By Hugo Gye
PUBLISHED: 16:54 EST, 20 July 2012 | UPDATED: 17:43 EST, 20 July 2012
The proportion of inheritance money claimed by the federal government will climb from 35 per cent to 55 per cent.
Moreover, a reduction in the threshold at which the tax becomes payable means that the number of people caught in its net is set to fly up by a factor of 16.
The 55 per cent rate will be a return to the situation which prevailed in the 1990s, before George W. Bush’s sweeping tax reform bill.
Along with well-known measures to reduce the rate of income tax, whose forthcoming expiry is currently causing a political fight, were a host of more minor tax cuts.
One of these was a gradual reduction in estate tax, which fell year-on-year throughout the last decade before being suspended entirely for 2010.
For the last two years, the level of the tax has stood at 35 per cent, payable on any inheritance above $5million.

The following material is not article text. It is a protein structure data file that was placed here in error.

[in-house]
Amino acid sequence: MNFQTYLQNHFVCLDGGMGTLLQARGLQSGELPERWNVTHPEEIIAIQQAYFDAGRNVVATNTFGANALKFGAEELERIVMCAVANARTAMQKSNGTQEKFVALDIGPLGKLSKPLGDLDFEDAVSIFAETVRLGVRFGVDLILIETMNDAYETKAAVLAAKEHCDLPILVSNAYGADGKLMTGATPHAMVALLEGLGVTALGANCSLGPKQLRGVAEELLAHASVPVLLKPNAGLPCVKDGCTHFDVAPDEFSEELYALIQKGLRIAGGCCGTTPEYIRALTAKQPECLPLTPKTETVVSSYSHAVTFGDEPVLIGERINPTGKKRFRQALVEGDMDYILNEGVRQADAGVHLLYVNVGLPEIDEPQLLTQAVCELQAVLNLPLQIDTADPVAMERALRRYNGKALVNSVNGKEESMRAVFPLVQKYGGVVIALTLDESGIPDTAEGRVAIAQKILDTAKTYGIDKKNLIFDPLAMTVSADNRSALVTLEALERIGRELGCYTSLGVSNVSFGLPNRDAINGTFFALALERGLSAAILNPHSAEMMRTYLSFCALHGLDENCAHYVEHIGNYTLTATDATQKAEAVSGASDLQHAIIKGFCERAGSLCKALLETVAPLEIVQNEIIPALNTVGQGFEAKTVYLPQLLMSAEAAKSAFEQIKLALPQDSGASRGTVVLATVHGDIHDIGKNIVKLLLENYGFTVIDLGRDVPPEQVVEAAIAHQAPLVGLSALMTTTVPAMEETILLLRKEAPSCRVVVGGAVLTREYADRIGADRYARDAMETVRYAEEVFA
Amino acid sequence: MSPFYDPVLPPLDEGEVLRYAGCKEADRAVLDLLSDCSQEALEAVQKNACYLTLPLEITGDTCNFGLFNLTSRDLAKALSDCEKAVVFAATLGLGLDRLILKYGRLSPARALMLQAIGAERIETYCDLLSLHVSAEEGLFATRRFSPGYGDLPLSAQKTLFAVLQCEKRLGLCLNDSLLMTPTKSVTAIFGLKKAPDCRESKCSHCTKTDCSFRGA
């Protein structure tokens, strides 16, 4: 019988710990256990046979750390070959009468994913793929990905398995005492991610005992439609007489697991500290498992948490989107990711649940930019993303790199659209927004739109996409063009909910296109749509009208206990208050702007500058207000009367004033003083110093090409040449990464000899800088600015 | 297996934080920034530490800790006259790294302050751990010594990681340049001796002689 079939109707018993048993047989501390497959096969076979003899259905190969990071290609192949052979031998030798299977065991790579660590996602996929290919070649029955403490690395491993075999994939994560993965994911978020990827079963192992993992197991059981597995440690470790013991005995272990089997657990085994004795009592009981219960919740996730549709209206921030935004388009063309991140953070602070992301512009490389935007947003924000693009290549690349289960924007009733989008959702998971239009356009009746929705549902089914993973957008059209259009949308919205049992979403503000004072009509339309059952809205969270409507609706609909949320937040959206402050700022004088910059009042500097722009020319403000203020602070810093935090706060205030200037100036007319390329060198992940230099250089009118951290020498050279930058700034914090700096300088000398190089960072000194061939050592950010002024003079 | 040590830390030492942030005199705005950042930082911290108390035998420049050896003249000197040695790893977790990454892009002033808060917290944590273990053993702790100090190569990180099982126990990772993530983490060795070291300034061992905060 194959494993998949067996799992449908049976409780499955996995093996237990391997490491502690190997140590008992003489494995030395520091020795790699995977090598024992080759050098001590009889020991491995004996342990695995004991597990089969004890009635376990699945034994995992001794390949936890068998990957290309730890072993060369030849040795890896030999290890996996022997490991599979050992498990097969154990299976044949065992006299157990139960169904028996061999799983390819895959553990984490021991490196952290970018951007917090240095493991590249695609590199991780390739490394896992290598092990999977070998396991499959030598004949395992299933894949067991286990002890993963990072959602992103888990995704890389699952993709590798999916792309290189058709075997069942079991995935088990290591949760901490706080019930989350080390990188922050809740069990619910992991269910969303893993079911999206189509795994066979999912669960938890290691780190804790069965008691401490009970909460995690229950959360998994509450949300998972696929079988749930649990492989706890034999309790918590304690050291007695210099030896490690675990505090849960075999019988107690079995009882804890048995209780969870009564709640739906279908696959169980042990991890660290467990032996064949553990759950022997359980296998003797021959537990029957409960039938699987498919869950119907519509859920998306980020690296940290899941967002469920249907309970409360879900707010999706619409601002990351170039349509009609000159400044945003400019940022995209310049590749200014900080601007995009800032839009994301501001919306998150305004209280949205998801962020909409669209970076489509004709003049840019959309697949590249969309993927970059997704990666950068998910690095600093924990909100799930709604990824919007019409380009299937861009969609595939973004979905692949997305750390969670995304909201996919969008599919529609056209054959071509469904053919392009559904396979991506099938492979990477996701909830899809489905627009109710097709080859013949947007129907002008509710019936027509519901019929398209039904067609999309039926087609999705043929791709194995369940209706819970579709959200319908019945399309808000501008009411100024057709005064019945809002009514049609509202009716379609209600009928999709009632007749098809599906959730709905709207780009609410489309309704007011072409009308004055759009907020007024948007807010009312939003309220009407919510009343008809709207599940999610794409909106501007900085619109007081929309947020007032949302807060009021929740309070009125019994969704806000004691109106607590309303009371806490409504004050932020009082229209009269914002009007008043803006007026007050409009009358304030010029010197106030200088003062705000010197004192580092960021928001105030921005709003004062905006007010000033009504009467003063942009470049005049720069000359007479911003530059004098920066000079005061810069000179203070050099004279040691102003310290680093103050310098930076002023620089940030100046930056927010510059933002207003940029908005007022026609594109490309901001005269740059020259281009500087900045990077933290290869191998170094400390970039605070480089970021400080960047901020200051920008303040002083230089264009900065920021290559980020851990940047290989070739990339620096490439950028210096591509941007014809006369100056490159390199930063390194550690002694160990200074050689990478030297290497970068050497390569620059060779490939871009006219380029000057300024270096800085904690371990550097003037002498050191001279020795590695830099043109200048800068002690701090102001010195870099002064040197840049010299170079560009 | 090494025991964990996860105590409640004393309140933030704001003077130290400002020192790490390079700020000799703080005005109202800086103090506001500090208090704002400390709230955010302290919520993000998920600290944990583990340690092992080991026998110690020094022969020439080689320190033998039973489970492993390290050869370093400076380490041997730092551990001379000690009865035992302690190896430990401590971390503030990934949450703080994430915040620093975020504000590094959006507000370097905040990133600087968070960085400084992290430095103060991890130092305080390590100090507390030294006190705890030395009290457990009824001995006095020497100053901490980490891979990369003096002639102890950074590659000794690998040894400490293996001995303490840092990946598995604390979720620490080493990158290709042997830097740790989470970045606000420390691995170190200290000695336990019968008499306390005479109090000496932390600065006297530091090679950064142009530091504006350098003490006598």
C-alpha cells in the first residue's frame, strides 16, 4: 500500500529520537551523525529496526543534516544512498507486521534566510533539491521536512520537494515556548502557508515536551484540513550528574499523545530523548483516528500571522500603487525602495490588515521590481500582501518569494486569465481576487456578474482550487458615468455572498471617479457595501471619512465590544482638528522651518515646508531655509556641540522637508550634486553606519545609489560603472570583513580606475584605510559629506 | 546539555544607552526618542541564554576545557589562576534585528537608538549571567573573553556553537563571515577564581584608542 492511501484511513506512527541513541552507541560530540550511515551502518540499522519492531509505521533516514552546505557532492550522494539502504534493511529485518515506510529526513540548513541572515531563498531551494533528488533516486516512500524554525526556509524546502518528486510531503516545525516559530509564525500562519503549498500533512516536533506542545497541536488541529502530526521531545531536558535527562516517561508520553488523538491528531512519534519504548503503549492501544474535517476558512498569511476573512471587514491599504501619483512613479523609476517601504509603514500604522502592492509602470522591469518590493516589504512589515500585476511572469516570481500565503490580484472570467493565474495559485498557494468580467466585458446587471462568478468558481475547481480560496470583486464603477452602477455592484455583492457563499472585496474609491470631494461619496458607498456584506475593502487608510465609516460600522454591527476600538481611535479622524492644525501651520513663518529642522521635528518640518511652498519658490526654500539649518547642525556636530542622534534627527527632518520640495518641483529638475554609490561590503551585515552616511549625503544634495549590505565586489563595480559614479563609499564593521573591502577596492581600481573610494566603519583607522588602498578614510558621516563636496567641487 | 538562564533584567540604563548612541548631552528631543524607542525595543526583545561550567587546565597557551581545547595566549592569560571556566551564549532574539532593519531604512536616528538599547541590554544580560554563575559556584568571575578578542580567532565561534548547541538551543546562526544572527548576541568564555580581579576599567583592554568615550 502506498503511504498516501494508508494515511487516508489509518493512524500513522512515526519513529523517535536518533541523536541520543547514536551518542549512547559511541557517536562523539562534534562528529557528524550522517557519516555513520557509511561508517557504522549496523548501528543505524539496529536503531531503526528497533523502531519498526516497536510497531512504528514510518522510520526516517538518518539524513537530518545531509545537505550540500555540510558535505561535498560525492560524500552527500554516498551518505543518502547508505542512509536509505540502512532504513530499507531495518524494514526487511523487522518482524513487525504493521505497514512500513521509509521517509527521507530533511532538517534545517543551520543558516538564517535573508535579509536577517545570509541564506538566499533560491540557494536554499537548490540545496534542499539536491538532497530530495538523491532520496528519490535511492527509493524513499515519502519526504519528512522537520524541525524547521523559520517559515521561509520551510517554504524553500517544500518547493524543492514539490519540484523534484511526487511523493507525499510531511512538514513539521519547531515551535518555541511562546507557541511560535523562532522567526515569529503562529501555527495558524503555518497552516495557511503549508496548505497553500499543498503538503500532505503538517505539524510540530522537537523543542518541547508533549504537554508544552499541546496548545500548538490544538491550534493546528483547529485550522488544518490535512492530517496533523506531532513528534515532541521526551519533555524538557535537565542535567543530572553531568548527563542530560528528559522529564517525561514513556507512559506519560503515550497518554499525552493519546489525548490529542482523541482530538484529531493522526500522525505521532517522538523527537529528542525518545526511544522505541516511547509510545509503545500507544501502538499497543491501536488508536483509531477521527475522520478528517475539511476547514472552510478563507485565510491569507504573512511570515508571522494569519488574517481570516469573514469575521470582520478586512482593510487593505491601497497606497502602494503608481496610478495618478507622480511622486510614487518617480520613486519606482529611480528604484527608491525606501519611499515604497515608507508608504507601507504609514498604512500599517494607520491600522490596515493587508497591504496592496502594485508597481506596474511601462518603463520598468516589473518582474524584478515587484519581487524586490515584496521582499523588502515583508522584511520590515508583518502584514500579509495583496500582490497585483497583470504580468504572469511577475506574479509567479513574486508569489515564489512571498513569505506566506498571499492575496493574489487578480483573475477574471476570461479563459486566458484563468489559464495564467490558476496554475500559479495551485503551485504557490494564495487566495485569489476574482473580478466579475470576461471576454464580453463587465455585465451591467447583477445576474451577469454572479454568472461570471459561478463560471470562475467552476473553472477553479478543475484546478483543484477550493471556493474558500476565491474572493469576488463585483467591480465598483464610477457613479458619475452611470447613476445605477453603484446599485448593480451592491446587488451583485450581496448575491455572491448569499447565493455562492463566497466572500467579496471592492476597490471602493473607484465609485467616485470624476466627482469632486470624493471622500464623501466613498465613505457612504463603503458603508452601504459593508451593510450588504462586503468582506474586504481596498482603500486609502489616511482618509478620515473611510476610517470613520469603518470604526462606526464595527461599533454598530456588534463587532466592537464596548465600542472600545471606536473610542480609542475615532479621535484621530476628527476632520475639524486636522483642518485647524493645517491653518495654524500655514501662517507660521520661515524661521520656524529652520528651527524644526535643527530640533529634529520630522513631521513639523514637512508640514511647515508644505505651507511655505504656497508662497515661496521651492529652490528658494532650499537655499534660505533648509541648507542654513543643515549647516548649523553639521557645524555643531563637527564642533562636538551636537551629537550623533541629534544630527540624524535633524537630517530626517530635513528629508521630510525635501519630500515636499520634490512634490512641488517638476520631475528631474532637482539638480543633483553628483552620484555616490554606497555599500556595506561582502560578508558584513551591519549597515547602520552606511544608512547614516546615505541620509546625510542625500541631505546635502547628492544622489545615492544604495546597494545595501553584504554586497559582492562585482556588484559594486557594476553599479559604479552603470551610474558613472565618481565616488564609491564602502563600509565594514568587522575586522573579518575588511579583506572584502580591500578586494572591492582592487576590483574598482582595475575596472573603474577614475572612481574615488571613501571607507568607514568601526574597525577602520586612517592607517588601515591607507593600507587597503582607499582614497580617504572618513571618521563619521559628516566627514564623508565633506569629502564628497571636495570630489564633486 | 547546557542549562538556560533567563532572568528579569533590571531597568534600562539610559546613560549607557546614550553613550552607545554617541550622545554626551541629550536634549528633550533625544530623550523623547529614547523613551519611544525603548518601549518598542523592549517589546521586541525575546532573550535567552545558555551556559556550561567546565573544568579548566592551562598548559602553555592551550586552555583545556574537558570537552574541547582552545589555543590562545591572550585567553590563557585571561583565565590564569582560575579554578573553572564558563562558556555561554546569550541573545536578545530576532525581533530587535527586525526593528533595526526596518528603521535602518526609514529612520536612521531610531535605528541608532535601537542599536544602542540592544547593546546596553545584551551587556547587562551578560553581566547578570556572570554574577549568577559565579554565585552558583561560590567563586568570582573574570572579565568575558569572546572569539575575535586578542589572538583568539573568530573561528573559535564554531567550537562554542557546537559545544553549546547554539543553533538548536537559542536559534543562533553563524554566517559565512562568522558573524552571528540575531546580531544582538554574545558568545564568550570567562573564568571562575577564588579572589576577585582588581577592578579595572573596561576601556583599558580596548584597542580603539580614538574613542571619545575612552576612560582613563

As well as hiking the rate, the government is set to reduce the tax-free allowance on estates to $1million.
An additional rate of five per cent will apply to estates between $10million and $17million, adding up to a top rate of 60 per cent.
This reduction in the level at which the tax is payable means that the estates of 52,500 people will be liable to pay in 2013, up from just 3,300 this year, according to Americans for Tax Reform, a conservative think-tank.
In addition, another 60,000 more bereaved families will have to file estate tax returns to work out if they are liable.
Although only two per cent of estates will be liable for the tax even after the new measures take effect, ATR argues that it will cause wide-ranging damage to the economy.
A high inheritance tax encourages elderly people to retire early and spend their money rather than saving it and investing in businesses.
However, proponents of the tax might well see this as a good thing, given that the sluggish economic recovery is thought to be partly the result of a lack of consumer demand.